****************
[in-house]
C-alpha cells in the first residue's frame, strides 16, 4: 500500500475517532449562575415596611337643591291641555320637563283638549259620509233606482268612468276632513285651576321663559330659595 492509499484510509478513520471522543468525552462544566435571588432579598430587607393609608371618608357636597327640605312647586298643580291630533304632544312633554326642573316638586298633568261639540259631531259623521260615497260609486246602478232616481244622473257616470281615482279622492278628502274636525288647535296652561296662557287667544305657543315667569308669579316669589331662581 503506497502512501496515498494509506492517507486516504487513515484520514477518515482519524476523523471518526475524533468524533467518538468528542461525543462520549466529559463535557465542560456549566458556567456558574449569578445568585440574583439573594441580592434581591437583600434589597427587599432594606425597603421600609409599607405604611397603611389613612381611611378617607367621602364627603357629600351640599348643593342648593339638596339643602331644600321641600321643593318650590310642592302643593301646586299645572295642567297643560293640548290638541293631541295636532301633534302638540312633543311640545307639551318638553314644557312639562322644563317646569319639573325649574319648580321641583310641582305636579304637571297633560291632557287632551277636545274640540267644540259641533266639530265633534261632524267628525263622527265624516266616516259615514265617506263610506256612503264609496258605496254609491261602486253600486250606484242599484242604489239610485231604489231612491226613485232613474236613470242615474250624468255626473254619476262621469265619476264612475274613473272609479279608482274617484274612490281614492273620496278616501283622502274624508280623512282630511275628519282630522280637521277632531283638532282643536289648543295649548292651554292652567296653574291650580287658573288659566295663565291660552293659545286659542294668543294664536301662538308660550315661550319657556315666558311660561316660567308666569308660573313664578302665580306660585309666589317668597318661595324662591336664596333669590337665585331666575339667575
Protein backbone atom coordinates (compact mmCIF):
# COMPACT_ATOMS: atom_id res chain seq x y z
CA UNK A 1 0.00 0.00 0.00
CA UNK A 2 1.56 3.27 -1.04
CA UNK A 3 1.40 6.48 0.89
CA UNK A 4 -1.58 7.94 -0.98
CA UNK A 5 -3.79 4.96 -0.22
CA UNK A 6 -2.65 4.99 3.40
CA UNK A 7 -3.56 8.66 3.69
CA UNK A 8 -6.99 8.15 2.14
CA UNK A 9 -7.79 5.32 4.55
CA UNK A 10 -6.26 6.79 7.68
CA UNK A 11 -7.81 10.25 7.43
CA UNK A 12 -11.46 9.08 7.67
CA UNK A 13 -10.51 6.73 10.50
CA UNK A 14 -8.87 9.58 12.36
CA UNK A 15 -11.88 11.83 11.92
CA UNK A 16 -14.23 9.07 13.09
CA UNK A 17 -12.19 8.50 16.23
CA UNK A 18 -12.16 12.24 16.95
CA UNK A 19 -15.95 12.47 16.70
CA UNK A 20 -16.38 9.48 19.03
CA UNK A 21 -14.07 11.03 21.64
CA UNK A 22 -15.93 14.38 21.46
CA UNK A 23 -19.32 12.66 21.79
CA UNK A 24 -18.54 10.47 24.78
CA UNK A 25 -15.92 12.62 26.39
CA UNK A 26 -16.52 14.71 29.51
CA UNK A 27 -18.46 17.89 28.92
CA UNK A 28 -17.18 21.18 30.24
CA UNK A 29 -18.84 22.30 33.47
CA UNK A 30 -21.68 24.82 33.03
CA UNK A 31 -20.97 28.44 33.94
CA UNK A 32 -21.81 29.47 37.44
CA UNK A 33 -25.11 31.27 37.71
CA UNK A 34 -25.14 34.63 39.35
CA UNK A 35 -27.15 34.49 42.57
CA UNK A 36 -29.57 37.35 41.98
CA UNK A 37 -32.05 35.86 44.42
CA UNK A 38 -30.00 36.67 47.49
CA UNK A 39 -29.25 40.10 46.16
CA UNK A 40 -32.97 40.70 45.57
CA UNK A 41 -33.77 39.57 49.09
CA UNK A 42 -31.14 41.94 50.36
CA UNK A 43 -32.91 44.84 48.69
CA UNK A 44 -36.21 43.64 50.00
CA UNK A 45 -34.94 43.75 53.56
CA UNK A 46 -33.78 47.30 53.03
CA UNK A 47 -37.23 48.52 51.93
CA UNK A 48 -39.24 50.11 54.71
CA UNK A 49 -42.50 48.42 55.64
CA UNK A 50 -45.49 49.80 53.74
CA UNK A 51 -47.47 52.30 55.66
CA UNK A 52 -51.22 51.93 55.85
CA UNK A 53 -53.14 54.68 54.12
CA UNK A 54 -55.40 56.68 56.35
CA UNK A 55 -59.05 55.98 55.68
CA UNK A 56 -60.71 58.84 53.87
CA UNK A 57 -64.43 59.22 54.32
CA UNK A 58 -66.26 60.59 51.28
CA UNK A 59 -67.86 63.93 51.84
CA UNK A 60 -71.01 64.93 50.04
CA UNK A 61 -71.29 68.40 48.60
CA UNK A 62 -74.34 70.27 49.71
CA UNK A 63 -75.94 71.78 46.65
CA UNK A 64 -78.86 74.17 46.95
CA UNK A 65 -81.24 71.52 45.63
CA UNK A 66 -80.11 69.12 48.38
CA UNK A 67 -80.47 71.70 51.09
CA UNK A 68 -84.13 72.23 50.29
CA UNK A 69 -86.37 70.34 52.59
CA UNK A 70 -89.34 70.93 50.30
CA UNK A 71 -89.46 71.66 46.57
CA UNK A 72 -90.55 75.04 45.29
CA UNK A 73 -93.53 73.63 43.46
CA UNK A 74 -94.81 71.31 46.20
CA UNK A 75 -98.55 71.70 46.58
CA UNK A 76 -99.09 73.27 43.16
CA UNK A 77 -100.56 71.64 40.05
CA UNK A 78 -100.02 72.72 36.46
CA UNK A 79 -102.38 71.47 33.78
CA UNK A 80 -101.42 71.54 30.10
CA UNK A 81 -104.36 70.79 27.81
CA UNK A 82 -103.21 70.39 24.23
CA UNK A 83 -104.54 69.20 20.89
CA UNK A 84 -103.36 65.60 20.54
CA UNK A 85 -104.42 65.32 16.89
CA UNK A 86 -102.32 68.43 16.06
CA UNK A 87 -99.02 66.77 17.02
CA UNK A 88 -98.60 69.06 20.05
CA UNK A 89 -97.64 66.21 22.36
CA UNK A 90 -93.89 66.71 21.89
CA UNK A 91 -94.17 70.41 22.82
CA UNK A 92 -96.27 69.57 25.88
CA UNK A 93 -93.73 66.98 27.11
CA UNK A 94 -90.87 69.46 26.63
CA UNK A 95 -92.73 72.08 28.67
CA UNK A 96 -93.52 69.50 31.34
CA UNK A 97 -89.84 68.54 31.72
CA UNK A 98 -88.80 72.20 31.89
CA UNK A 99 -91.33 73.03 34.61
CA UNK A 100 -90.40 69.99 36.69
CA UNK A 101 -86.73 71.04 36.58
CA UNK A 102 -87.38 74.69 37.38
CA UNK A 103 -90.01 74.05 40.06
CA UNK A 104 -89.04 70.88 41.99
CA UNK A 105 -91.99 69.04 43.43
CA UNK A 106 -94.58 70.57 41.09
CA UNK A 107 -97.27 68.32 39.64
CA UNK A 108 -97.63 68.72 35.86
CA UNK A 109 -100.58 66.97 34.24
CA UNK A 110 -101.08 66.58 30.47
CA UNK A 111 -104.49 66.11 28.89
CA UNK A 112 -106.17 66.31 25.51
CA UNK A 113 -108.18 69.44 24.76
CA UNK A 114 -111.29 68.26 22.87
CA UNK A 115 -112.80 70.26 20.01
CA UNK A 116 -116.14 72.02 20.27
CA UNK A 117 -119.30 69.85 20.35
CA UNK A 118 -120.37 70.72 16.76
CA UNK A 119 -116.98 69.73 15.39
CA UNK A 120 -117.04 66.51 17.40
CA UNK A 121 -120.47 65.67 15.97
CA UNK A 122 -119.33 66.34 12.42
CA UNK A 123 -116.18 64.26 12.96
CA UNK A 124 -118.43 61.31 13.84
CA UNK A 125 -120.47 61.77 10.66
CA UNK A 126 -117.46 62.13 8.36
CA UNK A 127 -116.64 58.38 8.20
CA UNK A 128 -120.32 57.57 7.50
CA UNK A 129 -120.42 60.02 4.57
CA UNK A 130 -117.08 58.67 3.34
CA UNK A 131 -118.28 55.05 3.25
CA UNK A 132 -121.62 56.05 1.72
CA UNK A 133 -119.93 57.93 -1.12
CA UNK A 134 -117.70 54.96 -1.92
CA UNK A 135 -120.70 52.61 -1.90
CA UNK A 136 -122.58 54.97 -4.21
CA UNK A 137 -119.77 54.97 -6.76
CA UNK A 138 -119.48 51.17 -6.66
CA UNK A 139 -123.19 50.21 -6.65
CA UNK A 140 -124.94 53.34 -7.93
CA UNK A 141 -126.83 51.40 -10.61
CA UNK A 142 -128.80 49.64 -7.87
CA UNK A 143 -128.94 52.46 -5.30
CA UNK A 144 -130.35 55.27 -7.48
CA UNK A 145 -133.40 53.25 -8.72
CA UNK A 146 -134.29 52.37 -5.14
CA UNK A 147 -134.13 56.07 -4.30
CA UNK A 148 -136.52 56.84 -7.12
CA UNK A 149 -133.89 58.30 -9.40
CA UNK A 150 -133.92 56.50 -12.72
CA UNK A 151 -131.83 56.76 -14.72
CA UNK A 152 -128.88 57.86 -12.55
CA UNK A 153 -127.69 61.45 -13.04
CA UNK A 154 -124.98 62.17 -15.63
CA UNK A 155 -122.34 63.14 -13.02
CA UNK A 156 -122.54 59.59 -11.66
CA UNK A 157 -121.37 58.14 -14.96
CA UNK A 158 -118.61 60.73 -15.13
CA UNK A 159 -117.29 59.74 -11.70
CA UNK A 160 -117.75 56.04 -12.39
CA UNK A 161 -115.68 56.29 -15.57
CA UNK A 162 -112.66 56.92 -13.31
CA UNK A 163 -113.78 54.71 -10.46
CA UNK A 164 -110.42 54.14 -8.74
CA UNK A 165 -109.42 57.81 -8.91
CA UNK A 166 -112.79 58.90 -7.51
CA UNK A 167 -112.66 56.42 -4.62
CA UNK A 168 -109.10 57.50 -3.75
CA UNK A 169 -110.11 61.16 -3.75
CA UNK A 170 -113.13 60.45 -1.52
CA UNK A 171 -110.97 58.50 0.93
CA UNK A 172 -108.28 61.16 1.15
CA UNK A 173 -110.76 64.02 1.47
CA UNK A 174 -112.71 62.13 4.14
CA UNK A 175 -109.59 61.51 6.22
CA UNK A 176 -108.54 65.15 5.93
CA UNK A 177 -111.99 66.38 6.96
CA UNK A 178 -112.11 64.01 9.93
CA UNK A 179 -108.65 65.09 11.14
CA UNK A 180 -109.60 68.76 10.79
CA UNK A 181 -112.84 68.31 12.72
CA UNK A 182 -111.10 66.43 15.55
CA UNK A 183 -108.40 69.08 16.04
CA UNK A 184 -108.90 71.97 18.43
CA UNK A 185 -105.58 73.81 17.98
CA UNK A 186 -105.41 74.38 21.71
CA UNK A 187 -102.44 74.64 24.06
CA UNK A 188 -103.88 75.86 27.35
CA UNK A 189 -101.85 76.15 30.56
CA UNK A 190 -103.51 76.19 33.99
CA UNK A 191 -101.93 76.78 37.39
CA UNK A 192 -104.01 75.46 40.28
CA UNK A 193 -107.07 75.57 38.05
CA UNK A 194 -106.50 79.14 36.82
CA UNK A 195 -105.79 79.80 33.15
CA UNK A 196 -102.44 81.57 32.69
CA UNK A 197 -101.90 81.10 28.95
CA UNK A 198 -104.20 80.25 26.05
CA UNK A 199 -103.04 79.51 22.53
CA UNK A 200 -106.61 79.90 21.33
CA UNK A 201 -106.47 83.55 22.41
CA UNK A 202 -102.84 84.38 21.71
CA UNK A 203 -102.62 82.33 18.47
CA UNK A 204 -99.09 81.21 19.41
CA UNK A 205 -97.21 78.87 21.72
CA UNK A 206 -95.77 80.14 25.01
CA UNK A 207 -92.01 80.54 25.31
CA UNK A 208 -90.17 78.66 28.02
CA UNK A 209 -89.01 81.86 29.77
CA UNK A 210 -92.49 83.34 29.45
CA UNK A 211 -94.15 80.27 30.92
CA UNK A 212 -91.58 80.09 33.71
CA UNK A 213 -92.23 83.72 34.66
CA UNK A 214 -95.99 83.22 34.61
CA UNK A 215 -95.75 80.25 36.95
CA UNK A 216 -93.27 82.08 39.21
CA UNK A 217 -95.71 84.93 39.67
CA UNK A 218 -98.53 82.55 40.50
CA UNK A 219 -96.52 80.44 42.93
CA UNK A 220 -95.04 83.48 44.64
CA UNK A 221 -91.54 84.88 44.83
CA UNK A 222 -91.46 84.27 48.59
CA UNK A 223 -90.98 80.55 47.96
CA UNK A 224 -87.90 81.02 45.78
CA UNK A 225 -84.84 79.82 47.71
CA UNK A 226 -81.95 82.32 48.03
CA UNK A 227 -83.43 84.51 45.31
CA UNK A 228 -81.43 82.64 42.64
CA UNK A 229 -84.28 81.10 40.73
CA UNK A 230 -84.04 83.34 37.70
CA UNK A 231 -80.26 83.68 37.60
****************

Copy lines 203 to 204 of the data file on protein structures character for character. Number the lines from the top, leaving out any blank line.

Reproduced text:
CA UNK A 199 -103.04 79.51 22.53
CA UNK A 200 -106.61 79.90 21.33